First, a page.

Glazing and Cladding Systems Engineering

The repetitive pattern of the towers’ curtain wall and the scale of the project lend themselves to be more suitable to unitized systems. Ventilation screens are integrated into the curtain wall at the parking areas.

High-reflectivity glass gives a solid, lifeless look to a building, despite its superior thermal properties. Due to the residential function of The Gate Towers, low-reflectivity glass was placed to the outside and faces the interior. A light transmittance, above 40%, was used to allow for natural lighting. The outer panes are heat-strengthened, to minimize the possibility of spontaneous breakage. The inner panes are fully tempered, as specified by ANSI Z97/1 requirements for safety glazing.

The glass has a U-value of 1.9W/m2K and 0.30 shading coefficient, which satisfies UAE authorities’ requirements. Insulation of building glazing by using low-e coating has reduced the heat gain, and subsequently the cooling loads of the building.
Additionally, for the first 20 floors of the towers, the glass has been treated and increased in thickness to reduce street noise transmission to the lower part of the towers.
Figure 3. Tower 3 typical section
The Skybridge

One of the most distinctive elements of the project, the skybridge, connects all three towers, housing 21 breathtaking duplex penthouses. Sixteen of the penthouses have an indoor pool, overlooking the city.
The skybridge length is approximately 300 meters, extending beyond the edge of the East Tower (Tower 5), which was placed from above by travelling gantries.

Figure 4. The two-story skybridge
Two main trusses, one on each face of the bridge, carry loads in the circumferential direction of the structure. Each of the two main trusses is composed of complex chords, formed by trussed members connected the main diagonals spanning between the chords. Roof and floor trusses carry loads in the radial direction between the main trusses and around the oval openings in both radial and circumference directions. Extensive computer models and thorough checks were made for structural movement, mode shapes, block work movement, cladding, and glazing movement, in order to study every possible combination of wind loads and seismic movements. This was then checked by two third-party accredited reviewers.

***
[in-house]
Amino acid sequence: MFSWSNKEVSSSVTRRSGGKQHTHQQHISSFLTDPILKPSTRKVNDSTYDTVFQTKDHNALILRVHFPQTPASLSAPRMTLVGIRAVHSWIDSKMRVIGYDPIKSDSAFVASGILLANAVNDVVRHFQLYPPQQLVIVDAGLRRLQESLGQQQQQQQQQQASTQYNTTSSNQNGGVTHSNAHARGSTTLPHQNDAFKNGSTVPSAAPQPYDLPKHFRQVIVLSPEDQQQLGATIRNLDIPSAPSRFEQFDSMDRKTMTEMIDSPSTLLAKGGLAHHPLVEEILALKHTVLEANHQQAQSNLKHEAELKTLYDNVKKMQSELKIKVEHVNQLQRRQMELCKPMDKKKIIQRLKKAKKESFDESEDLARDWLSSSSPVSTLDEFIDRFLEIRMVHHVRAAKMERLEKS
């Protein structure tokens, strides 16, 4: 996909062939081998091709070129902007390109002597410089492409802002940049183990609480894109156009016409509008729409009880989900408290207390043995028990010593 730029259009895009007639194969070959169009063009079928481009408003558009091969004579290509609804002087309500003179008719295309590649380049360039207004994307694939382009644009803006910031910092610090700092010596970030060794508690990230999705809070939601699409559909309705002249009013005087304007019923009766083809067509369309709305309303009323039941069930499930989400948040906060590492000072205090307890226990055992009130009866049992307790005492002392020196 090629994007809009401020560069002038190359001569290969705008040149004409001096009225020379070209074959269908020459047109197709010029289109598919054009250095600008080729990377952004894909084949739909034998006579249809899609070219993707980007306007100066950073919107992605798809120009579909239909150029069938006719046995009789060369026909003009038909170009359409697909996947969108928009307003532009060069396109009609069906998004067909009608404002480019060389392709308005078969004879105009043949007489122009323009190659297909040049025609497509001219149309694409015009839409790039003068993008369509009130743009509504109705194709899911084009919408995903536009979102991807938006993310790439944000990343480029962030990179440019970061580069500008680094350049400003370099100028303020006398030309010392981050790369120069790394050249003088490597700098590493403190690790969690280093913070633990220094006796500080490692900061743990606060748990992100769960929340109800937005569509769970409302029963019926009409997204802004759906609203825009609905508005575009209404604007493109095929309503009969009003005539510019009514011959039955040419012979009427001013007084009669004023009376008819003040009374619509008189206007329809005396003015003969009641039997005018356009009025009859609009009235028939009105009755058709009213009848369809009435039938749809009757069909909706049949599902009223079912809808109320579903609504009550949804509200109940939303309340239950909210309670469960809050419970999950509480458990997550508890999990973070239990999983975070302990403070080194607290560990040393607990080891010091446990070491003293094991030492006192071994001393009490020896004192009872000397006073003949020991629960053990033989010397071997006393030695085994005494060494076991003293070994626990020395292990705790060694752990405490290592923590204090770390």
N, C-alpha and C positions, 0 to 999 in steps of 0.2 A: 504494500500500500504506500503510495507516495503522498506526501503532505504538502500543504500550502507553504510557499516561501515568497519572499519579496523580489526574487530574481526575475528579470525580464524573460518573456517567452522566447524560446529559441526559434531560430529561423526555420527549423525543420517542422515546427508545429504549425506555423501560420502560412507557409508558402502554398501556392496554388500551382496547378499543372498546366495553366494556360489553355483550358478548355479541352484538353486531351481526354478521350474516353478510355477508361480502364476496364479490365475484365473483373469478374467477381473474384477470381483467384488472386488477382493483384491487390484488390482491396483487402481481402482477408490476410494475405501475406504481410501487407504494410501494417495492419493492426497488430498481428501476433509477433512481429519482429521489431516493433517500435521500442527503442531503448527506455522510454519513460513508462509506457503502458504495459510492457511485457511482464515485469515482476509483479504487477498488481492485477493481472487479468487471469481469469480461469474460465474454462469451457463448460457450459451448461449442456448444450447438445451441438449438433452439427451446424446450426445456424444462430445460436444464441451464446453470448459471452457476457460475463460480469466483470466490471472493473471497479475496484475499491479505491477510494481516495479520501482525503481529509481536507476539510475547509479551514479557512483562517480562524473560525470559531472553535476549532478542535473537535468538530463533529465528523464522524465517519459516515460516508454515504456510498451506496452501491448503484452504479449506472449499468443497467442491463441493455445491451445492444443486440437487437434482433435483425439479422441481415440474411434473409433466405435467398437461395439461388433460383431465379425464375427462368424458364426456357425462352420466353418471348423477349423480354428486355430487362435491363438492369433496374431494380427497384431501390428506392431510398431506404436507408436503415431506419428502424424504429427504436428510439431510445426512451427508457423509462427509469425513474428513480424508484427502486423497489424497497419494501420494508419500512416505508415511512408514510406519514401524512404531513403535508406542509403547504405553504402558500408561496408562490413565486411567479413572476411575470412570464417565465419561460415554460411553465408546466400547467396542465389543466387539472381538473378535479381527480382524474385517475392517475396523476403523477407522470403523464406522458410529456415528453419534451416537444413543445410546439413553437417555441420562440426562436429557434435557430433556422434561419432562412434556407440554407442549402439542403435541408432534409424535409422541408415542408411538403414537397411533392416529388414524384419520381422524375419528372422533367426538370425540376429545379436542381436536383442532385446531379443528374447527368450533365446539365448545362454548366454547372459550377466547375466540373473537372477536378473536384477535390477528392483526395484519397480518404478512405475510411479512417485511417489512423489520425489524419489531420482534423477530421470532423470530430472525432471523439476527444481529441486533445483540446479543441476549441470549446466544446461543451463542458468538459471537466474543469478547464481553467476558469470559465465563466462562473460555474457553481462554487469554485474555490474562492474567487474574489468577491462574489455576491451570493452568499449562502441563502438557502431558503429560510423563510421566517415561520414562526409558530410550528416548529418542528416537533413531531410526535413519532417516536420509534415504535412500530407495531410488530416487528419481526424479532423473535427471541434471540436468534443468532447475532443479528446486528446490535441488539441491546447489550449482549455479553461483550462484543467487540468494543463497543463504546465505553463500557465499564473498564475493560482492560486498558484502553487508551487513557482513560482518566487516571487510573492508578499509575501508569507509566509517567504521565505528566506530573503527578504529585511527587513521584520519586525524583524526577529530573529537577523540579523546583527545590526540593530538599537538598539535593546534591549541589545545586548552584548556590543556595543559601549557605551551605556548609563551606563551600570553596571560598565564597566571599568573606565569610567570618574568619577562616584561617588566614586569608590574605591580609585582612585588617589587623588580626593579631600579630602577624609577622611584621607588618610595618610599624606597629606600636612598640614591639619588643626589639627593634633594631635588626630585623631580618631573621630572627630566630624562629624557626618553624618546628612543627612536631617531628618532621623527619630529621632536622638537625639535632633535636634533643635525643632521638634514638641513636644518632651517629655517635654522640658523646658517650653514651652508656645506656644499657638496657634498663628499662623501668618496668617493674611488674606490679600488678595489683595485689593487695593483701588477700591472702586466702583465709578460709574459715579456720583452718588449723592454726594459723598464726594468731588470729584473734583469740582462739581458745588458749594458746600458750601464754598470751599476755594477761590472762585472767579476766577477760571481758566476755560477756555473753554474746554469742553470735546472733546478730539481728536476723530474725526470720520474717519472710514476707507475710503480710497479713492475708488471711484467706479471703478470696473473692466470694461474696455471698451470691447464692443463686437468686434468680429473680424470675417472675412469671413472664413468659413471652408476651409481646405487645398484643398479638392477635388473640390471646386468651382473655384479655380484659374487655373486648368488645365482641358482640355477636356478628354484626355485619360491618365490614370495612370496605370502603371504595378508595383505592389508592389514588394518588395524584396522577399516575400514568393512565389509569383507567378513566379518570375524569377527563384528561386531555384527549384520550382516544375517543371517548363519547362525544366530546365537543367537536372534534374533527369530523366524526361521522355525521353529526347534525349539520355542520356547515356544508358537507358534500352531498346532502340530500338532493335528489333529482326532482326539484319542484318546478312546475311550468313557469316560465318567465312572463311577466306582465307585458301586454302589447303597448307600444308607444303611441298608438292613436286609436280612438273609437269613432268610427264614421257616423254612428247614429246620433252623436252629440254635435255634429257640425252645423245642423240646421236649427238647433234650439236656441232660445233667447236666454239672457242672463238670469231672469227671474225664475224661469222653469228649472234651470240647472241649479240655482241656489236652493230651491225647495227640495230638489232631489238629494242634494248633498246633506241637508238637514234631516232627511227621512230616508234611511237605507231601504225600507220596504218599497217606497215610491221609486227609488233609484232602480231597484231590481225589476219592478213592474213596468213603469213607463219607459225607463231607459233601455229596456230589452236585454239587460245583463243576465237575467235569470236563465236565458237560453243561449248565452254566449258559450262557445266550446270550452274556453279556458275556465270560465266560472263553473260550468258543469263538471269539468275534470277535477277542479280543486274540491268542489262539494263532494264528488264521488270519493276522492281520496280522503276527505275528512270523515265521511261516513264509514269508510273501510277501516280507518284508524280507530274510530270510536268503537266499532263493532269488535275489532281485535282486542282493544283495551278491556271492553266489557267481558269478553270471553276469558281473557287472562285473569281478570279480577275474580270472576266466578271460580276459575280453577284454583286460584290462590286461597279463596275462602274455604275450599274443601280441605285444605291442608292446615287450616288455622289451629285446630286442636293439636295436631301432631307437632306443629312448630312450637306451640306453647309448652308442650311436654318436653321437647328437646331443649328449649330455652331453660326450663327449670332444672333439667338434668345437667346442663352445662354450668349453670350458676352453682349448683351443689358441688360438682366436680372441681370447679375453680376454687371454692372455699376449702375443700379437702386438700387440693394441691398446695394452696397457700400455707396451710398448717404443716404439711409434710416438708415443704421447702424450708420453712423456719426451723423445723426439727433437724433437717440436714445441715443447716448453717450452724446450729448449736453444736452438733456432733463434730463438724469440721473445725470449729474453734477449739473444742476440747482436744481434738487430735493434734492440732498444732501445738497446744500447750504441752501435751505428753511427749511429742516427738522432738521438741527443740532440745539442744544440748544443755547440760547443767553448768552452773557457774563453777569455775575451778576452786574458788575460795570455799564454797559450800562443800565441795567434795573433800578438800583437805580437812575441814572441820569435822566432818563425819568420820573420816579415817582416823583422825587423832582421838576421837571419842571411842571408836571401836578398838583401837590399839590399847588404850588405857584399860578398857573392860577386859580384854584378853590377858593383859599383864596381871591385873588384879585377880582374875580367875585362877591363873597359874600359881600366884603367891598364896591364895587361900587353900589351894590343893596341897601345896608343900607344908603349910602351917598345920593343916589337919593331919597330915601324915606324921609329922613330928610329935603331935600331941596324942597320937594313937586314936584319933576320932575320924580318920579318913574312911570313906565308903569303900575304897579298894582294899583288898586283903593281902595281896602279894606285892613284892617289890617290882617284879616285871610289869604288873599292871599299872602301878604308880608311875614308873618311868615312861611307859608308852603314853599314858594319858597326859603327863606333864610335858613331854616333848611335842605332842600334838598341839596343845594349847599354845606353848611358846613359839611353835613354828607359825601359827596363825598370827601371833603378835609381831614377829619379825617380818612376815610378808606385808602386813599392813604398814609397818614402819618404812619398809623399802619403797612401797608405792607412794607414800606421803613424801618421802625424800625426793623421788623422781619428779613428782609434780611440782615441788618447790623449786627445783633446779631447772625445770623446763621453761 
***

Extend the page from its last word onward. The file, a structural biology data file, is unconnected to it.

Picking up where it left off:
The portion of the skybridge above the towers was built in place above Level 63, whereas the portion between the towers was assembled on a platform extending from the podium at the fifth level and was then lifted into place.

To complete the skybridge, the infill structure, weighing 750 metric tons, measuring 40 (W) x 31 (D) x 12.5 (H) meters, was lifted by strand jacks to Level 64, at a height of 238 meters. This was the heaviest and highest lift ever attempted for a real-estate project to date. The lifting of each section took approximately three days at a speed of 18 meters per hour. All strand jacks were synchronized to ensure the safety of the lift. Extreme precision and accuracy of survey were the key factors in ensuring that the lifted portion of the skybridge fit exactly into place.

Once the bridge section was in place, the Dubai rope-access company Megarme installed an innovative system of tension cables to provide an underside working platform for installing soffit panels and abseiling (rappelling) hooks. Tension cables were strung between two towers at three-meter centers, with periodic connections into the structure above, and nylon nets were stretched between them.
Figure 5. Construction photo series showing installation of skybridge spans
The Gate Towers has introduced the concept of skybridges to real estate development in the UAE, as well as the region, through proven construction technology and methodology. The payoff is most obvious when taking in the view from one of the skybridge’s 21 luxury penthouses. A panoramic view from Abu Dhabi Island to the Arabian Gulf is revealed from each room.


The Gate Towers were recognized as Finalists in the Best Tall Building, Middle East & Africa category of the 2013 CTBUH Awards. The jury statement in the Awards Book captures the value of both the aspiration and the execution of the project: “The Gate Towers allude to a future in which tall buildings appear at such density that many of the amenities of urban habitat on the ground can and should be replicated at height. While clearly symbolic as an ageless gesture of welcome, the towers also afford a sophisticated experience for inhabitants. Moments of conviviality not normally experienced at height, such as hanging gardens, are cross-pollinated with experiences that could only come from pioneering engineering at height.”
Figure 6. Overall view of the Gate Towers complex
Related Links
CTBUH Skyscraper Center Profile:
Gate Towers

Gate Towers was recognized as a Best Tall Building Middle East & Africa Finalist in the 2013 CTBUH Awards Program.

CTBUH Journal 2013 Issue IV:
Download the Paper

The CTBUH would like to thank Aldar Properties and Arquitectonica for their assistance with this article.
Photography © Aldar Properties PJSC, Arquitectonica